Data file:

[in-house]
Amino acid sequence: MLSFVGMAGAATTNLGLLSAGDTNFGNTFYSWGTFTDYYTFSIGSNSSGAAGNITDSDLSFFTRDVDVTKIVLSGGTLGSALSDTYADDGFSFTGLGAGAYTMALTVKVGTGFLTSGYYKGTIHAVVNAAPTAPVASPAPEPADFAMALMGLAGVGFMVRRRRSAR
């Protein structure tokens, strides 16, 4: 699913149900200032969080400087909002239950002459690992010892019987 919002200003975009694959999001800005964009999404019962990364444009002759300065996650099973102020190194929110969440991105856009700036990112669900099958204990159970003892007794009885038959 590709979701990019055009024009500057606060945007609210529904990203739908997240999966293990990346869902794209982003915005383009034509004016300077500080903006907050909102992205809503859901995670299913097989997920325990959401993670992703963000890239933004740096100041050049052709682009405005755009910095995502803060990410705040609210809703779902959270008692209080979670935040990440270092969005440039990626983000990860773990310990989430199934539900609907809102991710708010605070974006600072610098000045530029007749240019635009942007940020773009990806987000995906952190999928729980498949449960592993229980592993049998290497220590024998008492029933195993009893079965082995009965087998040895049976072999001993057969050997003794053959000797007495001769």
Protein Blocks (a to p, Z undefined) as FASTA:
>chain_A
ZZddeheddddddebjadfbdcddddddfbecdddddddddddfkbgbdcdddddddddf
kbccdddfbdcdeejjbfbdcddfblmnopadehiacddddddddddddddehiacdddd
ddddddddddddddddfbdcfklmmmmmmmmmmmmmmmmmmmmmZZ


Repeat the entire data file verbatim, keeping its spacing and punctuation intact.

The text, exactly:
[in-house]
Amino acid sequence: MLSFVGMAGAATTNLGLLSAGDTNFGNTFYSWGTFTDYYTFSIGSNSSGAAGNITDSDLSFFTRDVDVTKIVLSGGTLGSALSDTYADDGFSFTGLGAGAYTMALTVKVGTGFLTSGYYKGTIHAVVNAAPTAPVASPAPEPADFAMALMGLAGVGFMVRRRRSAR
């Protein structure tokens, strides 16, 4: 699913149900200032969080400087909002239950002459690992010892019987 919002200003975009694959999001800005964009999404019962990364444009002759300065996650099973102020190194929110969440991105856009700036990112669900099958204990159970003892007794009885038959 590709979701990019055009024009500057606060945007609210529904990203739908997240999966293990990346869902794209982003915005383009034509004016300077500080903006907050909102992205809503859901995670299913097989997920325990959401993670992703963000890239933004740096100041050049052709682009405005755009910095995502803060990410705040609210809703779902959270008692209080979670935040990440270092969005440039990626983000990860773990310990989430199934539900609907809102991710708010605070974006600072610098000045530029007749240019635009942007940020773009990806987000995906952190999928729980498949449960592993229980592993049998290497220590024998008492029933195993009893079965082995009965087998040895049976072999001993057969050997003794053959000797007495001769």
Protein Blocks (a to p, Z undefined) as FASTA:
>chain_A
ZZddeheddddddebjadfbdcddddddfbecdddddddddddfkbgbdcdddddddddf
kbccdddfbdcdeejjbfbdcddfblmnopadehiacddddddddddddddehiacdddd
ddddddddddddddddfbdcfklmmmmmmmmmmmmmmmmmmmmmZZ